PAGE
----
When you're the star of one of the biggest reality shows on television, little is kept private, no matter how much you want it to be. And when you're in the midst of a controversy, viewers expect answers—when they don't get any answers, a lot is left for speculation.
One major example of this is Kendall Jenner's Pepsi ad, which left many people pissed off. In April the ad was met with backlash and pulled almost immediately after people accused Kendall and Pepsi of appropriating nationwide movements and marches such as Black Lives Matter. While Pepsi did apologize for the distasteful ad, mum was the word for Kendall, who made no official statement or apology. (A source did claim she was "devastated" by the backlash.) Now, months after the controversy erupted, we're learning more about Kendall's reaction to the backlash and why she didn't want it to air on Keeping Up With the Kardashians.
In an oral history of KUWTK from The Hollywood Reporter, Kim Kardashian and Kendall gave a little more backstory on what exactly was going on with Kendall during this time. "I'm the most private one," Kendall explained. "If there's a moment I don't want anyone to hear, I talk to myself or talk to someone in another room."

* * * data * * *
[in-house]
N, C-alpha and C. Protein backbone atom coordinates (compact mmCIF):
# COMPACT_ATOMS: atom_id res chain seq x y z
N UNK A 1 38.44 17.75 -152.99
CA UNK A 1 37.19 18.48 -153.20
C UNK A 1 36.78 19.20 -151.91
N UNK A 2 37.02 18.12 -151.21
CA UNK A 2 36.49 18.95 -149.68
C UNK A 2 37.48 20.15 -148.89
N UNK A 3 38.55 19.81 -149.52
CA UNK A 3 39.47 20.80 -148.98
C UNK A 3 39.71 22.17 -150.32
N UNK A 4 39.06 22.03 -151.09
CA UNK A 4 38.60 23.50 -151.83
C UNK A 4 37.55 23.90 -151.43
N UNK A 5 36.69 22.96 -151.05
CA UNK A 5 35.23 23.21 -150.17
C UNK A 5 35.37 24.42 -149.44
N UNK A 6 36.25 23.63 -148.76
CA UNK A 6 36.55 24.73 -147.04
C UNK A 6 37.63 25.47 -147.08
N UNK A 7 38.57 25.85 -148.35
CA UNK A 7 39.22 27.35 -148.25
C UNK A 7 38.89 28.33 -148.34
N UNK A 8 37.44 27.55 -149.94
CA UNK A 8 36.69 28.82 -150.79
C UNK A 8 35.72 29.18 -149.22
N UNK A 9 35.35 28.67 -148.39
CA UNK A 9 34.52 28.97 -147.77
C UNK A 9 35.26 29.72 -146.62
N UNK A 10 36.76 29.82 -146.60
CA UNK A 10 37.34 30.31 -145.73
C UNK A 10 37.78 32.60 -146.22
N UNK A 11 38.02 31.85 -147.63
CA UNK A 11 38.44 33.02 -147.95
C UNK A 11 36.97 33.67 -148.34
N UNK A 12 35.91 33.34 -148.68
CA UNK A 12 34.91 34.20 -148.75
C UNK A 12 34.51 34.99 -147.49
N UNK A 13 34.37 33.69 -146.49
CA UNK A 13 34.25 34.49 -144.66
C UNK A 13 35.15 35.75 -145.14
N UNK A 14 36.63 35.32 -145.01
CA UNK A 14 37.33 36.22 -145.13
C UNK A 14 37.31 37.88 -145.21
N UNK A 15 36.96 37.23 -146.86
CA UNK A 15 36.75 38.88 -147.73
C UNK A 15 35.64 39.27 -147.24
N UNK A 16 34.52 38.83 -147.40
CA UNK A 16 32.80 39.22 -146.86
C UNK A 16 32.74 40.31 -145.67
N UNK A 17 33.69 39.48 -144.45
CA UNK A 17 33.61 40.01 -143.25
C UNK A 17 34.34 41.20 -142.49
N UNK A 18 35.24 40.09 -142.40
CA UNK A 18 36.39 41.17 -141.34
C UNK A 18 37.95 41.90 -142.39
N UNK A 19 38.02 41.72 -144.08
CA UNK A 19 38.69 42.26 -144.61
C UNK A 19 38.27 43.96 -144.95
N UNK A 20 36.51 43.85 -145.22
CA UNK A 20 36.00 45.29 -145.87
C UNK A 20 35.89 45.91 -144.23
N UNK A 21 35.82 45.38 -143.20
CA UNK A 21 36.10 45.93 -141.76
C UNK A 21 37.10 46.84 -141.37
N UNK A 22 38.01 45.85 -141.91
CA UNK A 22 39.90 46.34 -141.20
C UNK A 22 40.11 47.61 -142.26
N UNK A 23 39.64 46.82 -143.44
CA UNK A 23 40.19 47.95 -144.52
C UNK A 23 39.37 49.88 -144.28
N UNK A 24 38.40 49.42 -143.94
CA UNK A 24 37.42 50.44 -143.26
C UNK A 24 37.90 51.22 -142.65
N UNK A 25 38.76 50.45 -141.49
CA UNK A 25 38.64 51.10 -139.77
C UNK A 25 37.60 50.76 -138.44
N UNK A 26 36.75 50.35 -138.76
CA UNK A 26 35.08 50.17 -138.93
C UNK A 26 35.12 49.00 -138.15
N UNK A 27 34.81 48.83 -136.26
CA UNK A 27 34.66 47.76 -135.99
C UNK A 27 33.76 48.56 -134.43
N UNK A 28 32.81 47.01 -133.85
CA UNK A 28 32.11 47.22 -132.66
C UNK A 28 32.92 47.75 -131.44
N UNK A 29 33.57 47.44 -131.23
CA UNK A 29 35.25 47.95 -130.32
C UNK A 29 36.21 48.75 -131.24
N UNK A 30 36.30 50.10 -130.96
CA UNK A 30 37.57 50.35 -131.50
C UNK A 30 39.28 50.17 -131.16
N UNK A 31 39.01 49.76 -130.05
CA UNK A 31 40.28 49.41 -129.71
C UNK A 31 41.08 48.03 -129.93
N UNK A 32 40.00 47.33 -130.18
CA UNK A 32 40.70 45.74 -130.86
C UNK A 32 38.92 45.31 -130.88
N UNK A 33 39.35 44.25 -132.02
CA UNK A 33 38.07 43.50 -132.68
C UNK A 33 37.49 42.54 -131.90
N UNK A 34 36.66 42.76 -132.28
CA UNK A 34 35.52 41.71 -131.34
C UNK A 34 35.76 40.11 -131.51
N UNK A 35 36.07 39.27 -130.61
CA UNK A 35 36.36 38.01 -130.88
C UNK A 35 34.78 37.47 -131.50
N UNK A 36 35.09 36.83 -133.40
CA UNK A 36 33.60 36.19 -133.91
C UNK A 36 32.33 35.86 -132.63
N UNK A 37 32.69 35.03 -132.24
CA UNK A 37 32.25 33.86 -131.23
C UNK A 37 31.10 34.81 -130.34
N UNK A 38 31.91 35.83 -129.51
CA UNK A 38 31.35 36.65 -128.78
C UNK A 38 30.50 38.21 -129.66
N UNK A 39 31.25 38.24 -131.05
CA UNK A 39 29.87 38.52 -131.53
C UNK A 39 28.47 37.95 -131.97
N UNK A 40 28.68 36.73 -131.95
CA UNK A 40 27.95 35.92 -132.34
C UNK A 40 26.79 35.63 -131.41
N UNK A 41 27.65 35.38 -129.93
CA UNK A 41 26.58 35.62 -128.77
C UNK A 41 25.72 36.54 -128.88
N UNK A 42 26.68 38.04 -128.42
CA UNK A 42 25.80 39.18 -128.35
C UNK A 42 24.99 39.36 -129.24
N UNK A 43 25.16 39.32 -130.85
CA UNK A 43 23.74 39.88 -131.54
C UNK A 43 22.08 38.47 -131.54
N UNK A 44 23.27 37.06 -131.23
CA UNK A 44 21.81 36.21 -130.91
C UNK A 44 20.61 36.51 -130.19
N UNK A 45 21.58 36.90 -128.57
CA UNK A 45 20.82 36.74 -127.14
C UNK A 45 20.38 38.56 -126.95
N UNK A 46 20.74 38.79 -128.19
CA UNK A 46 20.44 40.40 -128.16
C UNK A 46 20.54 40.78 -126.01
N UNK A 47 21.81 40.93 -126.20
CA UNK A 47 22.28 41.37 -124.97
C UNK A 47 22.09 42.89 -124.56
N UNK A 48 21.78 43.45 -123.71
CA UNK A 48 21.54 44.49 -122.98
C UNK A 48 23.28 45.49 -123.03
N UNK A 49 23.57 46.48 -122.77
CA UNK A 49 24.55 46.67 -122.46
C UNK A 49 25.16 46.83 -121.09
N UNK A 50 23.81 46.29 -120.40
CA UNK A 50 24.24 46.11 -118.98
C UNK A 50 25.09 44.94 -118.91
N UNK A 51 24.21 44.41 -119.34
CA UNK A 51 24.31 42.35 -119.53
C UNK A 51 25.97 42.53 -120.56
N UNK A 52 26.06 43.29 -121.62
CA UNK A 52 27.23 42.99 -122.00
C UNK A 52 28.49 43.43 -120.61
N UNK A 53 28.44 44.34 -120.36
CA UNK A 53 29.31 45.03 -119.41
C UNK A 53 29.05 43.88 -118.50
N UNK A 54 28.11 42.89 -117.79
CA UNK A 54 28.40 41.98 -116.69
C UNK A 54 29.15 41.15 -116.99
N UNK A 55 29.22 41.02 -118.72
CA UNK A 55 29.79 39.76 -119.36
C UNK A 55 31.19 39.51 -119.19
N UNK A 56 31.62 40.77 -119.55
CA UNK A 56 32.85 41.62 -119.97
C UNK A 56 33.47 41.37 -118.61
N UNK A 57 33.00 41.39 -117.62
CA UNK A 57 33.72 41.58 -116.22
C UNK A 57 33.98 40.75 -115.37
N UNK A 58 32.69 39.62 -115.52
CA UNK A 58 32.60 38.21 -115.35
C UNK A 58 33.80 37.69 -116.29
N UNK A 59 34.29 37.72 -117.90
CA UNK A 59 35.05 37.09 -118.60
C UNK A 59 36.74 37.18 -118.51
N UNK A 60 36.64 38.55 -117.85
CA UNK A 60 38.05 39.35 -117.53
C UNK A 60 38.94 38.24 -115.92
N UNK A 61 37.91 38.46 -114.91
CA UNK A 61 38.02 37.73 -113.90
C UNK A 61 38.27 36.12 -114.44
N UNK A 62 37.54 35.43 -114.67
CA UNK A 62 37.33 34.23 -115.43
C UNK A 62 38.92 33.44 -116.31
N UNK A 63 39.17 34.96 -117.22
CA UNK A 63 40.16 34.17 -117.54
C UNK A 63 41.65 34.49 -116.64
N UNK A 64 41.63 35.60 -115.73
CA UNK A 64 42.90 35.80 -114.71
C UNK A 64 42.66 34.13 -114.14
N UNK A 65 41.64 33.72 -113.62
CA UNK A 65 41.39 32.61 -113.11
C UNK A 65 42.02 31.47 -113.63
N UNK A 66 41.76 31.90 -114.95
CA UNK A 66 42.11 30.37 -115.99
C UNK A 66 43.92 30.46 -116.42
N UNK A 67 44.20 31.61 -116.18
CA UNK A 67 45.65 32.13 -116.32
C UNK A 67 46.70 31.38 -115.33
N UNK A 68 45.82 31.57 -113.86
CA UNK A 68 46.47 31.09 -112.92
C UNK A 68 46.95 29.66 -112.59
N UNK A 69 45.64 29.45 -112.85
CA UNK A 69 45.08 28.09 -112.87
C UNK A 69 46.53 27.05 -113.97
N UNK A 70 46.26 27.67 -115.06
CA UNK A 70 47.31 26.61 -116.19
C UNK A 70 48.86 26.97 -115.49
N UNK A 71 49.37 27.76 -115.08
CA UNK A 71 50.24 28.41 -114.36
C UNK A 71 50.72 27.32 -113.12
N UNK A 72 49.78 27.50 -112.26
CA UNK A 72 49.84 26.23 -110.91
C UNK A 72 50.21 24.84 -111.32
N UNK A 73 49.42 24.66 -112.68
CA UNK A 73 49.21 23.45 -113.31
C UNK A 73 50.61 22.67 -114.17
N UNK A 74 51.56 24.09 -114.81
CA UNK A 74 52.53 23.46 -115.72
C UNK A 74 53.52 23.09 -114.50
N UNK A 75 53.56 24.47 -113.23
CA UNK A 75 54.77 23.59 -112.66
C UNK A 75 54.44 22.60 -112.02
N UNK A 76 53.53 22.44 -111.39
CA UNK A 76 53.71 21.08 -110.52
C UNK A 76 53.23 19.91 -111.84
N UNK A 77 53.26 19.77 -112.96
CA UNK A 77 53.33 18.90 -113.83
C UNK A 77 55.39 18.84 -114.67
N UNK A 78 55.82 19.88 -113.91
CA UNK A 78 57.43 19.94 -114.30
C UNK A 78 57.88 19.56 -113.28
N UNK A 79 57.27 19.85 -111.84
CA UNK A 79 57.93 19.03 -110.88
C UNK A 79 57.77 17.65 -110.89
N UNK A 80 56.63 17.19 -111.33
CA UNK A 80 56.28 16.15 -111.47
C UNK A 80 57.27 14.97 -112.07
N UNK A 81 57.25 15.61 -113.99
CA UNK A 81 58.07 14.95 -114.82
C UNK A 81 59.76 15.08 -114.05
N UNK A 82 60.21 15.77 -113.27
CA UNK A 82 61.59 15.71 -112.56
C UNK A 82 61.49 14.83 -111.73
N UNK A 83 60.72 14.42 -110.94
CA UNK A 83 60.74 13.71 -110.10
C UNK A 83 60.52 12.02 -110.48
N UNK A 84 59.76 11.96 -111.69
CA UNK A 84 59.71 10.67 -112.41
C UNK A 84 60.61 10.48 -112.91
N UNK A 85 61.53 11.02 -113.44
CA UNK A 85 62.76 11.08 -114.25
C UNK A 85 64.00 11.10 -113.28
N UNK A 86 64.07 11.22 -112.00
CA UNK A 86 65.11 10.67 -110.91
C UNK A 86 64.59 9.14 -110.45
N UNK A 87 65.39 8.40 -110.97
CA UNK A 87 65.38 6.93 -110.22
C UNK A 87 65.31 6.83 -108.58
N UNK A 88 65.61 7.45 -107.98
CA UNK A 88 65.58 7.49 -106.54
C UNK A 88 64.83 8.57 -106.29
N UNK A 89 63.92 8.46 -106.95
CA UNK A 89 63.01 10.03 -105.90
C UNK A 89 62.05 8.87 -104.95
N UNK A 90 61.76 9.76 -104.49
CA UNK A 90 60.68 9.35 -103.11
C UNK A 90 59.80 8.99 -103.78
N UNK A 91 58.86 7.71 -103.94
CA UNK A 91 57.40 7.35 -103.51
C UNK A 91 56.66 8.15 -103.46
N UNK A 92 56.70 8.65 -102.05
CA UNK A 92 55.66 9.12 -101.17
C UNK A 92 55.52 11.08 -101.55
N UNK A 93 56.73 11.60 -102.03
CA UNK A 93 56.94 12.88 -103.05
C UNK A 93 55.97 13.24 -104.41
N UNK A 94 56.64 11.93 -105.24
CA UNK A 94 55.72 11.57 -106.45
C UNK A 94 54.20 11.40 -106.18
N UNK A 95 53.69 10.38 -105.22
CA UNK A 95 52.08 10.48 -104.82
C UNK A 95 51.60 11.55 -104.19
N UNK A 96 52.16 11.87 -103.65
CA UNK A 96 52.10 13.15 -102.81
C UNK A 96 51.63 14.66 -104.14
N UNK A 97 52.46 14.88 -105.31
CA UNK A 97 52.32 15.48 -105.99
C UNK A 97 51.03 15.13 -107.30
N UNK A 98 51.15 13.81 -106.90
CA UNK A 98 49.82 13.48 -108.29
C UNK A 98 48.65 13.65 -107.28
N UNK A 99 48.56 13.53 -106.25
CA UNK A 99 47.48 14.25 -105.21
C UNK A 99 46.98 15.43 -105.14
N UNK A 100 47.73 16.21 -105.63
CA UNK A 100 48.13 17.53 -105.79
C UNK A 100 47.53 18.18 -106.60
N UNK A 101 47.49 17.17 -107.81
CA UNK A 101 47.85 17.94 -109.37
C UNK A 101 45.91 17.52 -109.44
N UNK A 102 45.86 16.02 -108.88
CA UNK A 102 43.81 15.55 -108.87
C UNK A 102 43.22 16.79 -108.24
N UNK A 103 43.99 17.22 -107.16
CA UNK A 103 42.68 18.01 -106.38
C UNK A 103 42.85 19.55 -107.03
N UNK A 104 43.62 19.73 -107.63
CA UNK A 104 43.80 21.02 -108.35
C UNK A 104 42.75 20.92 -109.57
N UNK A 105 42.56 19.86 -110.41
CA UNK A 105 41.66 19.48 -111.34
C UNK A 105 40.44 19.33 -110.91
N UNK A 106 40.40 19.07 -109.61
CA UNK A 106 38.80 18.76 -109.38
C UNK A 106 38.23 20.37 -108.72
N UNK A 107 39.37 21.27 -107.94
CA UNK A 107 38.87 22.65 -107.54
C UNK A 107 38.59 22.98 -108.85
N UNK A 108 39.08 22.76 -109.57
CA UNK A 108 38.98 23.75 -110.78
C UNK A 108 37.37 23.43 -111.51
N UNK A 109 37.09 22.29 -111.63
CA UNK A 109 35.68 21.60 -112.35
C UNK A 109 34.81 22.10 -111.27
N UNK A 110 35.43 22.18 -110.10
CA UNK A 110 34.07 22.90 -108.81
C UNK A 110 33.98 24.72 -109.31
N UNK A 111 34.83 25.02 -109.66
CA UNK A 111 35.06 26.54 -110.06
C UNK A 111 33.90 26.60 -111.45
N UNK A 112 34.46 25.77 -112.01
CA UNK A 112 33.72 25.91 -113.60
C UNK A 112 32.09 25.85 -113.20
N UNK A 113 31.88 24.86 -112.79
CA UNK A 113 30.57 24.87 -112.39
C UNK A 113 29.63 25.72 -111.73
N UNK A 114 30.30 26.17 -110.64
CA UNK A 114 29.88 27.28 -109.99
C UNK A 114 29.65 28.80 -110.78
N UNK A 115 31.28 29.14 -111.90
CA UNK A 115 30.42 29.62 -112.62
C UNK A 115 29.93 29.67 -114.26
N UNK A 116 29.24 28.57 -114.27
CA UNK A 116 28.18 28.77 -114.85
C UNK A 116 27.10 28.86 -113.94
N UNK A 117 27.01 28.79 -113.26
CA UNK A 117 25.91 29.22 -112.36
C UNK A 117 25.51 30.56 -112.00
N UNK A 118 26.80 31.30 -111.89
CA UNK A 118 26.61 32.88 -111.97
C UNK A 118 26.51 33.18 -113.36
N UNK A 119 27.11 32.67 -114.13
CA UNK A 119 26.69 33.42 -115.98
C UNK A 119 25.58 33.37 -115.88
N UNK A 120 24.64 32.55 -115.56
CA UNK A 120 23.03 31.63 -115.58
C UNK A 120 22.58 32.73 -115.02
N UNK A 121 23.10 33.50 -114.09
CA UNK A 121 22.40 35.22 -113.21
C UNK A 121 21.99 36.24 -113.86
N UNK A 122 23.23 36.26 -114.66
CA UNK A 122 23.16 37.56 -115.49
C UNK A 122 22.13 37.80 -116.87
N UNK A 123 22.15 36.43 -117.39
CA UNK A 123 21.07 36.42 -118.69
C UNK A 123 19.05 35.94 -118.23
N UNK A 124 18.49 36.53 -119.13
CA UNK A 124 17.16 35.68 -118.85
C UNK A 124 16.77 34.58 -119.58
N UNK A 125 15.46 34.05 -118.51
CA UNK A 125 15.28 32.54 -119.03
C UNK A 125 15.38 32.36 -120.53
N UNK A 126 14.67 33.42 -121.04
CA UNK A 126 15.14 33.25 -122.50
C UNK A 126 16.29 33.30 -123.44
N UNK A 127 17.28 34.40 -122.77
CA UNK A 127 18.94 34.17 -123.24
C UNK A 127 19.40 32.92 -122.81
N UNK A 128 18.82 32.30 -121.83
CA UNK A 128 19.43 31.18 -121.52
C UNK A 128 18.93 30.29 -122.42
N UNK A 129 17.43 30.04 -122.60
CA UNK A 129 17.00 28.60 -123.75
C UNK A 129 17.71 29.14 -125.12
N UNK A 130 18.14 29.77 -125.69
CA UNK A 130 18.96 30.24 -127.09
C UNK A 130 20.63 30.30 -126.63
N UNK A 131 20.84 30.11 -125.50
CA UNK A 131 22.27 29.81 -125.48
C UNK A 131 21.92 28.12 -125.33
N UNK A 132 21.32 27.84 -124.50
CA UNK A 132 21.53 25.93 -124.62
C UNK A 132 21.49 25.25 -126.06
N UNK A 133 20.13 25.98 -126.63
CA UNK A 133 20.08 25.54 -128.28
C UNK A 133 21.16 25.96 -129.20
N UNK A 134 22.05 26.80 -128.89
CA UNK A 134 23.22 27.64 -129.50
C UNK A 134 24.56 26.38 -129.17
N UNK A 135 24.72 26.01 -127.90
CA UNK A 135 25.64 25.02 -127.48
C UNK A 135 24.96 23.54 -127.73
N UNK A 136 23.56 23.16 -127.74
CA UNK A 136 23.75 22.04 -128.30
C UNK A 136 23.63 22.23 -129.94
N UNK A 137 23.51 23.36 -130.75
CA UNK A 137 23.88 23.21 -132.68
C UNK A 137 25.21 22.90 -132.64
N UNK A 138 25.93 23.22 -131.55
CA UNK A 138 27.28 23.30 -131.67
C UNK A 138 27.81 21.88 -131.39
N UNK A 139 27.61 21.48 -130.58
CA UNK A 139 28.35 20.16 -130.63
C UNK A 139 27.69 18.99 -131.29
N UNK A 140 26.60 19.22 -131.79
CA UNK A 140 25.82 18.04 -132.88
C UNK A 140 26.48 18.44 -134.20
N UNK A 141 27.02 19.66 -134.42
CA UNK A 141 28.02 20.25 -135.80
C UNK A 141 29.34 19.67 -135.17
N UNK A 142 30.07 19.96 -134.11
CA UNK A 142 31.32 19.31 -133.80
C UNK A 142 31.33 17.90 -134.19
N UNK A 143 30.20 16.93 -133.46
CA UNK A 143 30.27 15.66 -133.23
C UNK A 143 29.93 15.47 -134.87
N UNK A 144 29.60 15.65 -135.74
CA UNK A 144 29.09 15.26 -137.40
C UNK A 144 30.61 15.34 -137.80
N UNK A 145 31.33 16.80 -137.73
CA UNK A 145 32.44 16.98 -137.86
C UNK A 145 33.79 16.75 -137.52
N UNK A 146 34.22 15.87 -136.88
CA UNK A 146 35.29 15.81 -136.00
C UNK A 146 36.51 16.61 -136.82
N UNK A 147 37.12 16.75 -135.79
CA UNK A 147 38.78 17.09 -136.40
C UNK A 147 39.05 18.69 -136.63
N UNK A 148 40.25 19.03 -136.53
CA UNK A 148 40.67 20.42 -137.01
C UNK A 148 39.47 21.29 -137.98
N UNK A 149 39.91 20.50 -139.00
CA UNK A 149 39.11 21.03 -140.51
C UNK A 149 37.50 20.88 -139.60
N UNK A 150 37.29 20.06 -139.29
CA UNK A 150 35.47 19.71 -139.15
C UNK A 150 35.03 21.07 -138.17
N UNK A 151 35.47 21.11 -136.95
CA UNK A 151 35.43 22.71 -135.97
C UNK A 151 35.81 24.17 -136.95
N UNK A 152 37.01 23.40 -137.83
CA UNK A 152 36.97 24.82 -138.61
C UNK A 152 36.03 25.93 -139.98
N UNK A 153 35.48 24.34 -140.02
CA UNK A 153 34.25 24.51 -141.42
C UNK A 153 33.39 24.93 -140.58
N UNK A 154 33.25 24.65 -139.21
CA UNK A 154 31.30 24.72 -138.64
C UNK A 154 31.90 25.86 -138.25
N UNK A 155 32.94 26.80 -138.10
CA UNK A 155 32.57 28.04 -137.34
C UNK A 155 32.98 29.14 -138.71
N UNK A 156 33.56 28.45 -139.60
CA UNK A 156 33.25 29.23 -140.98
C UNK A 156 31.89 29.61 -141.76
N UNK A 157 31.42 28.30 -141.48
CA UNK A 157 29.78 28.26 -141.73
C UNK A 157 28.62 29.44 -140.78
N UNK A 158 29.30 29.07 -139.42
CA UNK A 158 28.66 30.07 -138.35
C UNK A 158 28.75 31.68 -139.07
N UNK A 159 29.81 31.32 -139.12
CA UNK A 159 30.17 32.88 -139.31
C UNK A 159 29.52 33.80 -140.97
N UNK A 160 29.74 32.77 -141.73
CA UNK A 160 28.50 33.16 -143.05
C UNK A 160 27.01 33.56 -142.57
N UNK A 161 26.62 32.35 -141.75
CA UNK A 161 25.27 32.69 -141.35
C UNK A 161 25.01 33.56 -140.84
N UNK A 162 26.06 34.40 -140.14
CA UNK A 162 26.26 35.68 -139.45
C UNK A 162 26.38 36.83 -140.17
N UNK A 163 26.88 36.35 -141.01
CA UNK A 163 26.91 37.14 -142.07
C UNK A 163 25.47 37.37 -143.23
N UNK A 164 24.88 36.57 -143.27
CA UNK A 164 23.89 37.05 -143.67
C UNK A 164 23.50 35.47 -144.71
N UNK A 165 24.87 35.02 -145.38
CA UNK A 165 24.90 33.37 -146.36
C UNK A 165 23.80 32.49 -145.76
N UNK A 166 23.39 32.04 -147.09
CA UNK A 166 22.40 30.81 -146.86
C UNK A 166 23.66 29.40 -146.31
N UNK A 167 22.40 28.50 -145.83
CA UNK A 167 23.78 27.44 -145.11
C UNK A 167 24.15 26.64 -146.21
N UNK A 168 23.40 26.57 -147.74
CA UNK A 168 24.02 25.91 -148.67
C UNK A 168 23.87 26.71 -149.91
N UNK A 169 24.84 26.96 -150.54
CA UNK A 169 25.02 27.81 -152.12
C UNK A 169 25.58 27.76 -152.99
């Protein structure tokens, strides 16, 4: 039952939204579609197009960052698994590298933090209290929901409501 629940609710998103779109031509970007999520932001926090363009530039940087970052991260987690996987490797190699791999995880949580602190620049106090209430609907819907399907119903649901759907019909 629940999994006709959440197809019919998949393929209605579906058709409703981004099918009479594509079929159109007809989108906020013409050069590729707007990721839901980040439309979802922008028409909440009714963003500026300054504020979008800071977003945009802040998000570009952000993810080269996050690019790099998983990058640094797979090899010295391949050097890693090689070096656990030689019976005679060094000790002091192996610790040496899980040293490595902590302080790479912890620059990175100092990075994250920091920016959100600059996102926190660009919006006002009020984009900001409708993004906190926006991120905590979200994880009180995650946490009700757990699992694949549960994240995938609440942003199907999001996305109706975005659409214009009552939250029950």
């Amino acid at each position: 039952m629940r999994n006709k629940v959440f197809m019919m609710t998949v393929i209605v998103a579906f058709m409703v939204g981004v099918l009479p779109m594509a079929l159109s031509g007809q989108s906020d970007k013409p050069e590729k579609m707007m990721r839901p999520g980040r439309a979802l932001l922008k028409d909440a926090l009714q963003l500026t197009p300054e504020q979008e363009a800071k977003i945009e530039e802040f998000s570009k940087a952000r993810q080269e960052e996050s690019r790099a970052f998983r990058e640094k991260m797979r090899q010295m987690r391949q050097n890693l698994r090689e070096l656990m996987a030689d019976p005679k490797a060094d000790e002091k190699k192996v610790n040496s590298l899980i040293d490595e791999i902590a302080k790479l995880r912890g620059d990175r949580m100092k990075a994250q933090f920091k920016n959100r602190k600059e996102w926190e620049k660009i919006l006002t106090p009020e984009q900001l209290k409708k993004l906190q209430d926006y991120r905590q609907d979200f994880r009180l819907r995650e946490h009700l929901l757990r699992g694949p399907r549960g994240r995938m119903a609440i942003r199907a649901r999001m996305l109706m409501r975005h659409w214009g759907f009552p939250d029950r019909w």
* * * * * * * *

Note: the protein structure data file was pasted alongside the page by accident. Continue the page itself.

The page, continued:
"We're not perfect, but you see these things in the media, like Kendall and [her Pepsi ad that was accused of trivializing Black Lives Matter], where I see her at home crying, but in the media she looks another way because she's not addressing it," said Kim. "I'm just like, 'This is wrong. You need to speak up.' She was like, 'I don't ever want to show that footage of me crying.' She was trying to not make excuses or be dramatic, but that was what she was going through at the time."
Being on a reality show throws a lot of difficult situations and personal issues into the spotlight, and some of these moments are difficult to show, Kris Jenner noted. "There are moments when it's hard to leave something in because it's vulnerable and it exposes us to a deeper level of emotion, and sometimes that's hard to share."
While it certainly isn't okay to trivialize movements of such magnitude, at the end of the day we're all human, and humans make mistakes—especially when their entire lives are in the public eye.